Some policies will cover the costs of bringing people into your home to help with physical therapy, bathing, dressing, walking, and so on. Make sure the policy doesn't require a prior hospital stay before this benefit is available. Does the policy cover mental conditions? Sadly, Alzheimer's disease is a reality for many people. Be sure your policy includes all types of dementia.
How are premiums waived?
A typical policy will waive premiums after 90 days of skilled care. Check to see if the days must be consecutive. Also, find out when premiums kick back in if you get better and go home.
How financially stable is the insurer?
Research the financial rating of the company offering the policy. Check out ratings at A.M. Best's Web site. Several long-term care insurers have gone out of business. If you have a policy with a company that goes under, you still have a binding contract with that company. You do not have to surrender your contract unless you feel it is in your best interest.
Is the policy tax-qualified or nonqualified?
In 1996, the Health Insurance Portability and Accountability Act was passed. Part of that law was a tax distinction for long-term care policies.
A qualified policy allows you to deduct premiums as a medical expense, up to certain limits, (to the extent all medical expenses exceed 7.5% of your adjusted gross income). Benefits from qualified policies are not considered taxable income (up to a limit of $240 a day for 2005). A doctor must certify that the insured will be unable to perform two or more activities of daily living (eating, going to the bathroom, moving from a bed to a chair, bathing, dressing, or maintaining continence) for the next 90 days or that the insured has been diagnosed with cognitive impairment (such as Alzheimer's). All policies issued before 1997 are considered qualified. The vast majority of policies issued today are qualified.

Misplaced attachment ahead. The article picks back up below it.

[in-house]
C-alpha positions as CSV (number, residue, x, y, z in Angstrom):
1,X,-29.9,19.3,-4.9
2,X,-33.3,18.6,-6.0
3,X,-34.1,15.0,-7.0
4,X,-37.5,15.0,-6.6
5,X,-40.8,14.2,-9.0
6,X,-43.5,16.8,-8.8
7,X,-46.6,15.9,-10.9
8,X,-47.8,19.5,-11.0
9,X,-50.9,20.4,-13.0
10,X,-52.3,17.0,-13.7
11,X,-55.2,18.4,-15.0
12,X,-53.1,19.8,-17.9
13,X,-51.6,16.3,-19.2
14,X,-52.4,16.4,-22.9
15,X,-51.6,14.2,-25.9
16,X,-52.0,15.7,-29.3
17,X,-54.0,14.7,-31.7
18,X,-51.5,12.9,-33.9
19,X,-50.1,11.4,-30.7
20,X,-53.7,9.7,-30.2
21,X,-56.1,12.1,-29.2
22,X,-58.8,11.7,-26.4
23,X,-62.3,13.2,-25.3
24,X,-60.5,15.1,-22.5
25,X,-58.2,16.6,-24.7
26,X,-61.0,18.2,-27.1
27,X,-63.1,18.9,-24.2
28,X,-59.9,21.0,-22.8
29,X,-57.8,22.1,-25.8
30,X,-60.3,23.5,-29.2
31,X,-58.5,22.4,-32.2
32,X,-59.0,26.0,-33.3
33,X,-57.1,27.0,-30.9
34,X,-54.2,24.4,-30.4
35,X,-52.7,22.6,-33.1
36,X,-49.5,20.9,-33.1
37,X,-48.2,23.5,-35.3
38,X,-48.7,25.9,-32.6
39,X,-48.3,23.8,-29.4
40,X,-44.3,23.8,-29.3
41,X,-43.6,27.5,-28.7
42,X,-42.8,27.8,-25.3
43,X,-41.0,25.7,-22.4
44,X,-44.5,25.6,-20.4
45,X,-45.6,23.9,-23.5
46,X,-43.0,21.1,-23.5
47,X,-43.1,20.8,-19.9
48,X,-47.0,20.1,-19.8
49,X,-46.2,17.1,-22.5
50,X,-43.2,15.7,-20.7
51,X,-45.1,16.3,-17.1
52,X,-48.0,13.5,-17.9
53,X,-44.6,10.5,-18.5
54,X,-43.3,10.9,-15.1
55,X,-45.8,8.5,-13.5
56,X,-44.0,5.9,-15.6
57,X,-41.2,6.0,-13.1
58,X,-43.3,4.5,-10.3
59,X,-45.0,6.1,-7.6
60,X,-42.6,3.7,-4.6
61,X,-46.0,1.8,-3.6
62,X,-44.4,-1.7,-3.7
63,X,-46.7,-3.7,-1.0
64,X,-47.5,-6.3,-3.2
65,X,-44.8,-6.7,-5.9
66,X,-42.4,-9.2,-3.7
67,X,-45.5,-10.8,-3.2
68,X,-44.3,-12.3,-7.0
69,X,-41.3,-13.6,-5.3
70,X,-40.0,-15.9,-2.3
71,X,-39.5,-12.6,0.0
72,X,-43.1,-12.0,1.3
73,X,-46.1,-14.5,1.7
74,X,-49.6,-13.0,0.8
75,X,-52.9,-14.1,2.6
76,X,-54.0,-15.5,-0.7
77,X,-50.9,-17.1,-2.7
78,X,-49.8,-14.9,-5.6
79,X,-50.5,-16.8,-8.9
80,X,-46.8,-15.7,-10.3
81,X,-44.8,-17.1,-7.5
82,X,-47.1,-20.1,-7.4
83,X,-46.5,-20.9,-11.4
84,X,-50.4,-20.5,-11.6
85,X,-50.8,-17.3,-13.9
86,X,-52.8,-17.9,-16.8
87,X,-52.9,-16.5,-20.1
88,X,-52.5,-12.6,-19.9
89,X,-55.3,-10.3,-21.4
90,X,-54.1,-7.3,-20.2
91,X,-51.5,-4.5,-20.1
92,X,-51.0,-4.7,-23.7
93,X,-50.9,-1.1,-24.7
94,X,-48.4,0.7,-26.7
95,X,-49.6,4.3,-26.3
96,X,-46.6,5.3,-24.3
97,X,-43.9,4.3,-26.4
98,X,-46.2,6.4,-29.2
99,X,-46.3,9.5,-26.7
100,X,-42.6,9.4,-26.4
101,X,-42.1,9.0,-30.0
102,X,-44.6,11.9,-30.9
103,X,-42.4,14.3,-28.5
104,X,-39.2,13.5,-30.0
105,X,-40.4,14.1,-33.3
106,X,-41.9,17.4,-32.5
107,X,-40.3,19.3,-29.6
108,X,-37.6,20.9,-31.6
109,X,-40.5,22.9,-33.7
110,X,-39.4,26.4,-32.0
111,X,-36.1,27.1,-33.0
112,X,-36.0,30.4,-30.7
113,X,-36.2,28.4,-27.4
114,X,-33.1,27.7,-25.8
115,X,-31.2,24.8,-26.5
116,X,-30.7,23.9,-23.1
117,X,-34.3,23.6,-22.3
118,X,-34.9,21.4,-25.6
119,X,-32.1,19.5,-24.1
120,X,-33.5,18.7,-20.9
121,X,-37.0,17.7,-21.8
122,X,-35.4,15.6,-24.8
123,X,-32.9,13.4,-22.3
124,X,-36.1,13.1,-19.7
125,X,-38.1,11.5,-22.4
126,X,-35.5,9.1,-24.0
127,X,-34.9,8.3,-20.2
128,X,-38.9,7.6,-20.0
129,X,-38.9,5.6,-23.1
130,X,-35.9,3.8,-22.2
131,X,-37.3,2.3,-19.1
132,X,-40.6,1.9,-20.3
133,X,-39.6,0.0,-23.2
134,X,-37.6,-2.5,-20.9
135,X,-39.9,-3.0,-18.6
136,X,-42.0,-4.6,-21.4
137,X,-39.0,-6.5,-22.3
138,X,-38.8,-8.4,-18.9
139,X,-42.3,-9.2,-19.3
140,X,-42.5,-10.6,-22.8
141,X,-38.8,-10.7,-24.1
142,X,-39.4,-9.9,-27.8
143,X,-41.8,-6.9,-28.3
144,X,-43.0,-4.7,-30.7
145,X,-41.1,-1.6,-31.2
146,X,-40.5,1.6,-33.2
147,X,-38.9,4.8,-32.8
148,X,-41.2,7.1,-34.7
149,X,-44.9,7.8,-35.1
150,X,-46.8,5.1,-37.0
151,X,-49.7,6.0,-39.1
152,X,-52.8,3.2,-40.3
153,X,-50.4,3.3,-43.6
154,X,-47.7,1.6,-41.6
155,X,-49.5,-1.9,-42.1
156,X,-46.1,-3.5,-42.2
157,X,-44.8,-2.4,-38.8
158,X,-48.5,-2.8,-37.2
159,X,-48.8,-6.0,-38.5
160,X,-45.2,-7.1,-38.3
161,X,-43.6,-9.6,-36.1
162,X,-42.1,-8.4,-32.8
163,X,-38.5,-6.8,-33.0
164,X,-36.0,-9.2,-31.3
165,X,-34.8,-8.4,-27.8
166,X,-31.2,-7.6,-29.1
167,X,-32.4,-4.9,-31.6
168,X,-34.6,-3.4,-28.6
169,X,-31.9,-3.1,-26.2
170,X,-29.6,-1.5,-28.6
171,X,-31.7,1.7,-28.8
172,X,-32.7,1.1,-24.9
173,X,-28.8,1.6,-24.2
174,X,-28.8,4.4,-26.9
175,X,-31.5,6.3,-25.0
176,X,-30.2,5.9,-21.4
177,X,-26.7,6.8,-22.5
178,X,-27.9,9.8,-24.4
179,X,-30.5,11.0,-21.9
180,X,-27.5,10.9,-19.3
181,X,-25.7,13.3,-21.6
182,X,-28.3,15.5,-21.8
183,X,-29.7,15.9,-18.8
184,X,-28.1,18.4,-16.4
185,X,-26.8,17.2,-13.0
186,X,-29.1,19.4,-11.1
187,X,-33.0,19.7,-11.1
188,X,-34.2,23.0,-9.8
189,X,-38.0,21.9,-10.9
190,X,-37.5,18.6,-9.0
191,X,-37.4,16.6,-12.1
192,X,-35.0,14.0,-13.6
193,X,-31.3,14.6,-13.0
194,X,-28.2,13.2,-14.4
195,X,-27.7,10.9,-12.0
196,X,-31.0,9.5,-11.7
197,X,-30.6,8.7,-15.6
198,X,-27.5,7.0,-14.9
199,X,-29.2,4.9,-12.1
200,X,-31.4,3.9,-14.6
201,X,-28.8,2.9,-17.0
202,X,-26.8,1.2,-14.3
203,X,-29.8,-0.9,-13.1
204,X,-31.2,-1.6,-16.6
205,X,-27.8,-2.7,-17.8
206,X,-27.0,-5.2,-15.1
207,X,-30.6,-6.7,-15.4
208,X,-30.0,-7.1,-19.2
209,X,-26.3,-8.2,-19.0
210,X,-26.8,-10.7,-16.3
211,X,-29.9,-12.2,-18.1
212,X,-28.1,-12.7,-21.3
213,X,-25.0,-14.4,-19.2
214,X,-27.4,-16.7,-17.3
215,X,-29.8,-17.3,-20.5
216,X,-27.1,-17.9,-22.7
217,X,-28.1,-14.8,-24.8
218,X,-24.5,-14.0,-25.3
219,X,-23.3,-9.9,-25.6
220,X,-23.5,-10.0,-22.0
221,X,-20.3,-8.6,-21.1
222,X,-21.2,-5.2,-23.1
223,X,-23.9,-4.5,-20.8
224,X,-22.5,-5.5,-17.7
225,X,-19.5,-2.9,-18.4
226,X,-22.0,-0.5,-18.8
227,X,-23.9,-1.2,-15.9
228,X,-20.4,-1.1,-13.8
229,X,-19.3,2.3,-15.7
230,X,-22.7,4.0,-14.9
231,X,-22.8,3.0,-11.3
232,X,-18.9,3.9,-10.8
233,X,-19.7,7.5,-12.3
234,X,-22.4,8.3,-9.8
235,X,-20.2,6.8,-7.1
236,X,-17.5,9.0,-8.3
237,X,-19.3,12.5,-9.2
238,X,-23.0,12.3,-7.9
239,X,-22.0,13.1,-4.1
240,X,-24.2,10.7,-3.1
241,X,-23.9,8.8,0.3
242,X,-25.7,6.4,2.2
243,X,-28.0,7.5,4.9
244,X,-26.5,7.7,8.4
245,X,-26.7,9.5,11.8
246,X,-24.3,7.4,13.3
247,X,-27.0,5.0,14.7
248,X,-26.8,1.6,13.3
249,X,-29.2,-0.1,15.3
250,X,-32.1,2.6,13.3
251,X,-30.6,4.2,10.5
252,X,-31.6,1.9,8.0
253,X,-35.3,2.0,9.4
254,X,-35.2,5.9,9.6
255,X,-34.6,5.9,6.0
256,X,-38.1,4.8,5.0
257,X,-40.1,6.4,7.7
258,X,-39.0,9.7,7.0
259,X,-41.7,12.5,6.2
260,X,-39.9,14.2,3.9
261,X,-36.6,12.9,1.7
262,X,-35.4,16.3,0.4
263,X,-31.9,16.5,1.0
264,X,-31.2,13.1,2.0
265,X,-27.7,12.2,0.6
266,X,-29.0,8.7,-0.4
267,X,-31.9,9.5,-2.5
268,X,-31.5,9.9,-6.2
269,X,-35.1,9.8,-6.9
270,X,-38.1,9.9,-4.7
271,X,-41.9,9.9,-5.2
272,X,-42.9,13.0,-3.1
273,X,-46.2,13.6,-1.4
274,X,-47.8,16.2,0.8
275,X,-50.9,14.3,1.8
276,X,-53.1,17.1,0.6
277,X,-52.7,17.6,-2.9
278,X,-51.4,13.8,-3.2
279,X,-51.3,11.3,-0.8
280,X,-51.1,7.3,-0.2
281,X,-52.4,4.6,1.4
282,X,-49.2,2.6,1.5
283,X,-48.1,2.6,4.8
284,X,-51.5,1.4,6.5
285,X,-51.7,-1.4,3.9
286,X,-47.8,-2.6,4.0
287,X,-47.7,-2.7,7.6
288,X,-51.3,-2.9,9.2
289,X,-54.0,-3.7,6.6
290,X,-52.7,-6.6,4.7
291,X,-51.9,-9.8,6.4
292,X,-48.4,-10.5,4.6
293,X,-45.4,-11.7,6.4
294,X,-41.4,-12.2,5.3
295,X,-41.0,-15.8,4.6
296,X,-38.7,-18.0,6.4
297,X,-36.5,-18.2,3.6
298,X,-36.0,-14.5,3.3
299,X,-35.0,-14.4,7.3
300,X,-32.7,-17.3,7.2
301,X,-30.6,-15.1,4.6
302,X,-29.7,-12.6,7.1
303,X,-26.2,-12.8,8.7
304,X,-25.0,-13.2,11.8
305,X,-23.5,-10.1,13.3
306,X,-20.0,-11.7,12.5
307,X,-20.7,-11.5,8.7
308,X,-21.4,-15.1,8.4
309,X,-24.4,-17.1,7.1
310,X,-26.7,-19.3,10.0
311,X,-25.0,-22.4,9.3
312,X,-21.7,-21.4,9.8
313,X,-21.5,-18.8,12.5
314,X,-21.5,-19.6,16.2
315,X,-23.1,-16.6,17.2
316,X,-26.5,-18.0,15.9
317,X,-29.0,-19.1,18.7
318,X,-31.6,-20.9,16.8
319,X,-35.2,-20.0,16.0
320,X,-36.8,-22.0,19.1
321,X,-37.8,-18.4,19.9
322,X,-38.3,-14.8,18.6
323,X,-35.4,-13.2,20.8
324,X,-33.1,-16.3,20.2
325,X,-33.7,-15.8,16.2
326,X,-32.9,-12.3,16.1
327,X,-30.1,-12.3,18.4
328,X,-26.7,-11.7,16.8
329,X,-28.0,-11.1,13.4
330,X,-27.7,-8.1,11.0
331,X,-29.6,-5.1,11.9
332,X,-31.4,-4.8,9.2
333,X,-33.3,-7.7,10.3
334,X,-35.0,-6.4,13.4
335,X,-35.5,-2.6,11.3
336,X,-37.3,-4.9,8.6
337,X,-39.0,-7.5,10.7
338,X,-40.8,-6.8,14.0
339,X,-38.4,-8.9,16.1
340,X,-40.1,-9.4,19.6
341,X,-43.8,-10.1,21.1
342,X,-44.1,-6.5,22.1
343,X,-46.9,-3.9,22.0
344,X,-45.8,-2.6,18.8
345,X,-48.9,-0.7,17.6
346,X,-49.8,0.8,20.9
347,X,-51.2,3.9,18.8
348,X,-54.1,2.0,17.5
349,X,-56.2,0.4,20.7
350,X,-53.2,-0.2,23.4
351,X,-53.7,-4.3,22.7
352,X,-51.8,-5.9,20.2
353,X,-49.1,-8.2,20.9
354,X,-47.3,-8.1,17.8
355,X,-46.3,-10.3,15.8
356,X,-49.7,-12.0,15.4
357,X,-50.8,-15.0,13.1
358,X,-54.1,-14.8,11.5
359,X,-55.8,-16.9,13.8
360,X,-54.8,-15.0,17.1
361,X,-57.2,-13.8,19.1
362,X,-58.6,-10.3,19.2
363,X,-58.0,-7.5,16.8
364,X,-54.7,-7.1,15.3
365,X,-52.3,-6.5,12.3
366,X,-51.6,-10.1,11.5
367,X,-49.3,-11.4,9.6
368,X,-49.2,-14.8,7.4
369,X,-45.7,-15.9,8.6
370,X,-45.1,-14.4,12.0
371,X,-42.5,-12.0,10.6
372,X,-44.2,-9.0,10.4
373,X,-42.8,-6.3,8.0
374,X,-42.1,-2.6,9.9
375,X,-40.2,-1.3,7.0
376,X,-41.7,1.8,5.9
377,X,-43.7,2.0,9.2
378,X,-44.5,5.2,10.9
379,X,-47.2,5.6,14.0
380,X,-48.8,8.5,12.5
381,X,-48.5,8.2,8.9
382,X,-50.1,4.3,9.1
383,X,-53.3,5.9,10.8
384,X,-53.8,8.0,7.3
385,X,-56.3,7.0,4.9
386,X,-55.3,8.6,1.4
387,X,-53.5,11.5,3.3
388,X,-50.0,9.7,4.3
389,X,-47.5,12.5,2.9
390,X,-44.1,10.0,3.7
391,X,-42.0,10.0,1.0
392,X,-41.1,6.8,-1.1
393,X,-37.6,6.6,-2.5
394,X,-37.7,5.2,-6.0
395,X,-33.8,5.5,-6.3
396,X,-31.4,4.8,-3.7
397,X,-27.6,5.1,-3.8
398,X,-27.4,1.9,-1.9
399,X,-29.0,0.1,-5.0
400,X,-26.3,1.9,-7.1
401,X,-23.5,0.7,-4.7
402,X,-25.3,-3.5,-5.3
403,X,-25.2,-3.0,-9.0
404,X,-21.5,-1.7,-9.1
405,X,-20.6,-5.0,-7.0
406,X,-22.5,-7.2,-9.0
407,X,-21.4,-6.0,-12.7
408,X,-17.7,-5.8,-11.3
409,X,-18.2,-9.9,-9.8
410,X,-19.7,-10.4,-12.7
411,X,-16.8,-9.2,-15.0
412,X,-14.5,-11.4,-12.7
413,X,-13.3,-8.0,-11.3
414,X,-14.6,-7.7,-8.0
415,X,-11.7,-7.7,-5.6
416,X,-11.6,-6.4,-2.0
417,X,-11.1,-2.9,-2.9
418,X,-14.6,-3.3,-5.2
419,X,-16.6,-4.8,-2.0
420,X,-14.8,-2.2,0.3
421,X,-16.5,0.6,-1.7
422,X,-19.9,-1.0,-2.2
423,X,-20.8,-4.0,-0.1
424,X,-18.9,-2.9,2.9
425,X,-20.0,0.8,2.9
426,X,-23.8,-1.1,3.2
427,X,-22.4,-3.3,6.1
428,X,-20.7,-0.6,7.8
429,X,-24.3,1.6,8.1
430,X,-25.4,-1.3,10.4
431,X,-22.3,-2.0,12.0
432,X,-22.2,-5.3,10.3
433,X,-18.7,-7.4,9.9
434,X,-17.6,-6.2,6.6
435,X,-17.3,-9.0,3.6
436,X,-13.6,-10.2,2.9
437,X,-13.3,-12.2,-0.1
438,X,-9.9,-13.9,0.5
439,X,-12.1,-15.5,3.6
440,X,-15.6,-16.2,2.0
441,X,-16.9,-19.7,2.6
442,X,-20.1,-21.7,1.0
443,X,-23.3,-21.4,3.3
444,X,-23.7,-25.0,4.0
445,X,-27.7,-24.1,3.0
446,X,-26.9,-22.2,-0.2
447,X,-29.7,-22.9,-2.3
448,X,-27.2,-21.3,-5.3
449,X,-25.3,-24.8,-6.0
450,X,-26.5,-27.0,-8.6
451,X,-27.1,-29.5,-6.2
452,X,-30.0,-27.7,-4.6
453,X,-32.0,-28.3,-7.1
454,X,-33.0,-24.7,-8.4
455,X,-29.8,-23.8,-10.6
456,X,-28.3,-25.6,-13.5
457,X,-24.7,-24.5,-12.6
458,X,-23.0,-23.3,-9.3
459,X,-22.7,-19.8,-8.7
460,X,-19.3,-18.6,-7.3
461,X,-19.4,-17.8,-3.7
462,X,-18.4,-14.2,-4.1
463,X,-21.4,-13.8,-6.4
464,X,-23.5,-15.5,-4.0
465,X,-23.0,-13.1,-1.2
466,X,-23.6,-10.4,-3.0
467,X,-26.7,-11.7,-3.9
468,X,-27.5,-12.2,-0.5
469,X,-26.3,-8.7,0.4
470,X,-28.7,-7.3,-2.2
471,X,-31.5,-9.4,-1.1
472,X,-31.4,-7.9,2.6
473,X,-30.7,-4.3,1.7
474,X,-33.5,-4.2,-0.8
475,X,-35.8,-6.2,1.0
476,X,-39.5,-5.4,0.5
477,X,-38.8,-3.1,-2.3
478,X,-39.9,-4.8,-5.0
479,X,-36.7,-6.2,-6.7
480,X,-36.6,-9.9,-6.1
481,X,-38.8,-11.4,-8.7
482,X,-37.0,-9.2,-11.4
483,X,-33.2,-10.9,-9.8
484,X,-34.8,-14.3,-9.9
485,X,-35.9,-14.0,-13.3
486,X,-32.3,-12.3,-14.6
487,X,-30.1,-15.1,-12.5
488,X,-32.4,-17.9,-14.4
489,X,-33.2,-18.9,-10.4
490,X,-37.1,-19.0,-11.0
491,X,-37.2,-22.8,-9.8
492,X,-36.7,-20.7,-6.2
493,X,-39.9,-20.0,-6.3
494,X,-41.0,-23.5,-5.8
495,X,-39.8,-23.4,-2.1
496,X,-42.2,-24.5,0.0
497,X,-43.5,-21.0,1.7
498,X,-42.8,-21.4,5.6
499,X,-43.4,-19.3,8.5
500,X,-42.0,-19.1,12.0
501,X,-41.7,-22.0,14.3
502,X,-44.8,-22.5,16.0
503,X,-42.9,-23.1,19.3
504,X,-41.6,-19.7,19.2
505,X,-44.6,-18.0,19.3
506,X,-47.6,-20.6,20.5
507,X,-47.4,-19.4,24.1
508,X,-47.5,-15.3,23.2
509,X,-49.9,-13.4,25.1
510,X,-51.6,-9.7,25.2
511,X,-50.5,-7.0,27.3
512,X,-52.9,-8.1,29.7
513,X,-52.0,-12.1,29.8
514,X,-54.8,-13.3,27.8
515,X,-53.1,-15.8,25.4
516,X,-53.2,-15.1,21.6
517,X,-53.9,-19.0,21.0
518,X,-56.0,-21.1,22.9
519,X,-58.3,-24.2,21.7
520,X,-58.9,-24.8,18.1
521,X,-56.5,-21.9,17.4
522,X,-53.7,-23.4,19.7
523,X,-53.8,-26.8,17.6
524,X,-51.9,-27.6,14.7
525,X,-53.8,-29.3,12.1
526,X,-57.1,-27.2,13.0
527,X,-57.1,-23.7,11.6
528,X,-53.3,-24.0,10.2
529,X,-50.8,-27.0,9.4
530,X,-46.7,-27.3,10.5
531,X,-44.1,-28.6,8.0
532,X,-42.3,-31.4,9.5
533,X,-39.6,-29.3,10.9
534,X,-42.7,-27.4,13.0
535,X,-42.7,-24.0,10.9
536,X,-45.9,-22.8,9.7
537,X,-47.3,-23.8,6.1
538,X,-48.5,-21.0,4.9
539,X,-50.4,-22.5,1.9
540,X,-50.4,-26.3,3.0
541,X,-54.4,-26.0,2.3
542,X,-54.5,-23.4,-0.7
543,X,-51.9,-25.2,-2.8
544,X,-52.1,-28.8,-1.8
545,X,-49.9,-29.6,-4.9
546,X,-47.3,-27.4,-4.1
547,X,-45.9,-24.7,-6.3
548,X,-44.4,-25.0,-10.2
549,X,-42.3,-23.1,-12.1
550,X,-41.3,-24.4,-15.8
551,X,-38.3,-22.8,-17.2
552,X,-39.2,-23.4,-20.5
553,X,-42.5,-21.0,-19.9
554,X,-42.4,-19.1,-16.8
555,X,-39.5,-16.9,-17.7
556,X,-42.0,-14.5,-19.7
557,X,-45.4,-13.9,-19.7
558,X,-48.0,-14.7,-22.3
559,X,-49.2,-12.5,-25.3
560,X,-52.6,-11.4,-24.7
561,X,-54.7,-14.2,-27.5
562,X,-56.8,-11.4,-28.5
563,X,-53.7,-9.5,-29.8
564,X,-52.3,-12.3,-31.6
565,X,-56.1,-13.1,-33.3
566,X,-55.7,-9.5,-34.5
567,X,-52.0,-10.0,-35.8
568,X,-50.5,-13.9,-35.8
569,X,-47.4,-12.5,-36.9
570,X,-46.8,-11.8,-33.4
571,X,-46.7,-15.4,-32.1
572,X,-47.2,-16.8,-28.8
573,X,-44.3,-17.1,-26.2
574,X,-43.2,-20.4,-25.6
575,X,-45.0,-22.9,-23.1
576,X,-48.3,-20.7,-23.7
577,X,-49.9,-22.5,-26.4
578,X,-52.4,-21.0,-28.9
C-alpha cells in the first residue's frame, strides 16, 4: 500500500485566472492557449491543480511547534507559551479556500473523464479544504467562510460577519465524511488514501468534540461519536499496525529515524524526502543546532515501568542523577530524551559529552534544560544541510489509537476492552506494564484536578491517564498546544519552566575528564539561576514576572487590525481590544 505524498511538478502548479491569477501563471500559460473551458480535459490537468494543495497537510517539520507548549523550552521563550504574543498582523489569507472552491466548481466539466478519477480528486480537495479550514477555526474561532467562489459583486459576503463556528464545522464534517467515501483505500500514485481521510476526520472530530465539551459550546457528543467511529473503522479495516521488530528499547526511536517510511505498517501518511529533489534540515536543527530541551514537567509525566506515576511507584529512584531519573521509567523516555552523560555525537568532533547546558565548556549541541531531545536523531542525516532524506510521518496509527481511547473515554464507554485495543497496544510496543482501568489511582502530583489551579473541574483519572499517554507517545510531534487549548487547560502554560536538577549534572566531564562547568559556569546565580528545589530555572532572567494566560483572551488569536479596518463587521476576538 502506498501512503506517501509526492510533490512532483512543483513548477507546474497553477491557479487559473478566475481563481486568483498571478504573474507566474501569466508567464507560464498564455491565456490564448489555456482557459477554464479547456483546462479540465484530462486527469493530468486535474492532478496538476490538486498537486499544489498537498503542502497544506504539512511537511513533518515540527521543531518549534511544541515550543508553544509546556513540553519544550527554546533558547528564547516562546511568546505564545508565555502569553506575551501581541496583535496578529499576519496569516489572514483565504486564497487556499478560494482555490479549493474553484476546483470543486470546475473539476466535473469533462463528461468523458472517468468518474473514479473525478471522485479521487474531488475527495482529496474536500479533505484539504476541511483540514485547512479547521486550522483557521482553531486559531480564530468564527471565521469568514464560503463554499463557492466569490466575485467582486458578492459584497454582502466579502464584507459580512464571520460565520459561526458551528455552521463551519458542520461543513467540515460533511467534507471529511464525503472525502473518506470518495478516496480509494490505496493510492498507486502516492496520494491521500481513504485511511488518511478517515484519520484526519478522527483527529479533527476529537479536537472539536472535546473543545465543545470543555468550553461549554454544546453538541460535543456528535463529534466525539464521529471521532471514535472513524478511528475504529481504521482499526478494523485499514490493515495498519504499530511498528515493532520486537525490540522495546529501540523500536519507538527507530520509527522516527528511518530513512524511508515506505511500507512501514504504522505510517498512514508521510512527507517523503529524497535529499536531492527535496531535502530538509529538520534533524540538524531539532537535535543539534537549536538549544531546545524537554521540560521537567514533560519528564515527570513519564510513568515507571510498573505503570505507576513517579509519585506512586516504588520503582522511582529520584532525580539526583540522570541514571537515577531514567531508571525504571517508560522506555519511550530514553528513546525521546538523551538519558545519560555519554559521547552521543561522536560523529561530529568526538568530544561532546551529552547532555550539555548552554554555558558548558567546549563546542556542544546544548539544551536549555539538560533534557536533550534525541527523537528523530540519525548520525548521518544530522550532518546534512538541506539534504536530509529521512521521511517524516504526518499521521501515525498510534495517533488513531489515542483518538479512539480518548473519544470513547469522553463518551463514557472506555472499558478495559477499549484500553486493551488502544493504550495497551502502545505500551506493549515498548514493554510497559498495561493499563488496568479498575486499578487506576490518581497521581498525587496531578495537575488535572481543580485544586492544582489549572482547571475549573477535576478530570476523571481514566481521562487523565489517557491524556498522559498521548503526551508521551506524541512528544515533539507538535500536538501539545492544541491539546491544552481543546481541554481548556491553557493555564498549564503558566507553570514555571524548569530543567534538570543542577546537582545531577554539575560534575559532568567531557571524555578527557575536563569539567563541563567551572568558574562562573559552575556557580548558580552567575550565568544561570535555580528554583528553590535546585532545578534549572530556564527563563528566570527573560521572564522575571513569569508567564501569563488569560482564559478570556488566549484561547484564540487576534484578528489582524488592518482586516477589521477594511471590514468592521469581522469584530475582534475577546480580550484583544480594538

A nonqualified policy does not require a doctor's certification to pay benefits, but they set their own internal triggers of when to pay out benefits. For example, the policy may not include bathing as one of the daily living activities (and bathing is the number-one activity that people need help with). And you don't get the tax breaks that you would with a qualified policy. Do your homework on the companies issuing these policies to make sure they are financially solid.
For the complete article click on Paying For Long-Term Care.
Some online resources for Long-Term Care Insurance include:
Allianz LTC Insurance
GE Long-Term Care Insurance
John Hancock LTC Insurance
Long-Term Care Insurance from MetLife
About The Author
M. Sanders is a long term care insurance marketing specialist. She is appointed throughout the United States as a long term care insurance representative with several major insurance carriers. Her website, About Long Term Care and LTC Insurance, contains information and articles pertaining to long term care, insurance and other related senior topics. It is her goal to inform the public about these increasingly important topics.